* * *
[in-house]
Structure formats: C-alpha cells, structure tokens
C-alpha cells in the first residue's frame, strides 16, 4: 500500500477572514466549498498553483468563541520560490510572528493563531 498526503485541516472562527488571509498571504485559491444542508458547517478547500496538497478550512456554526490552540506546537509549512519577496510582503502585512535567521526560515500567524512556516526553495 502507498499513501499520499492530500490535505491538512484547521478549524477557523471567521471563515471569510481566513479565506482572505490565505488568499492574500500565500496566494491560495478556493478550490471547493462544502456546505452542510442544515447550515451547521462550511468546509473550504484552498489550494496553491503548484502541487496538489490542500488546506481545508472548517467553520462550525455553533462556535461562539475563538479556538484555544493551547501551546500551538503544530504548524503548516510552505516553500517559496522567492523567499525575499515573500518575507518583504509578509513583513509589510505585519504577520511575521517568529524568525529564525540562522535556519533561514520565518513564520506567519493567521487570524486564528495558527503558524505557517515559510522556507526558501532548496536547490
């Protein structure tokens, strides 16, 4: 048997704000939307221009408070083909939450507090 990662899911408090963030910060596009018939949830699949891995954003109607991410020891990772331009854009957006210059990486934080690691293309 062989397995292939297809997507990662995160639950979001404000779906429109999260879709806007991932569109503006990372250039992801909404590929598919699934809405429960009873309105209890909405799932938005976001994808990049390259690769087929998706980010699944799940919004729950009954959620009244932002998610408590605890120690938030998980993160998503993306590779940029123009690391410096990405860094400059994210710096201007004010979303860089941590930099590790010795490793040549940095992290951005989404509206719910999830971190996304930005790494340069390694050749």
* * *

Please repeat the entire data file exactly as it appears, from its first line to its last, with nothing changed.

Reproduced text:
[in-house]
Structure formats: C-alpha cells, structure tokens
C-alpha cells in the first residue's frame, strides 16, 4: 500500500477572514466549498498553483468563541520560490510572528493563531 498526503485541516472562527488571509498571504485559491444542508458547517478547500496538497478550512456554526490552540506546537509549512519577496510582503502585512535567521526560515500567524512556516526553495 502507498499513501499520499492530500490535505491538512484547521478549524477557523471567521471563515471569510481566513479565506482572505490565505488568499492574500500565500496566494491560495478556493478550490471547493462544502456546505452542510442544515447550515451547521462550511468546509473550504484552498489550494496553491503548484502541487496538489490542500488546506481545508472548517467553520462550525455553533462556535461562539475563538479556538484555544493551547501551546500551538503544530504548524503548516510552505516553500517559496522567492523567499525575499515573500518575507518583504509578509513583513509589510505585519504577520511575521517568529524568525529564525540562522535556519533561514520565518513564520506567519493567521487570524486564528495558527503558524505557517515559510522556507526558501532548496536547490
């Protein structure tokens, strides 16, 4: 048997704000939307221009408070083909939450507090 990662899911408090963030910060596009018939949830699949891995954003109607991410020891990772331009854009957006210059990486934080690691293309 062989397995292939297809997507990662995160639950979001404000779906429109999260879709806007991932569109503006990372250039992801909404590929598919699934809405429960009873309105209890909405799932938005976001994808990049390259690769087929998706980010699944799940919004729950009954959620009244932002998610408590605890120690938030998980993160998503993306590779940029123009690391410096990405860094400059994210710096201007004010979303860089941590930099590790010795490793040549940095992290951005989404509206719910999830971190996304930005790494340069390694050749």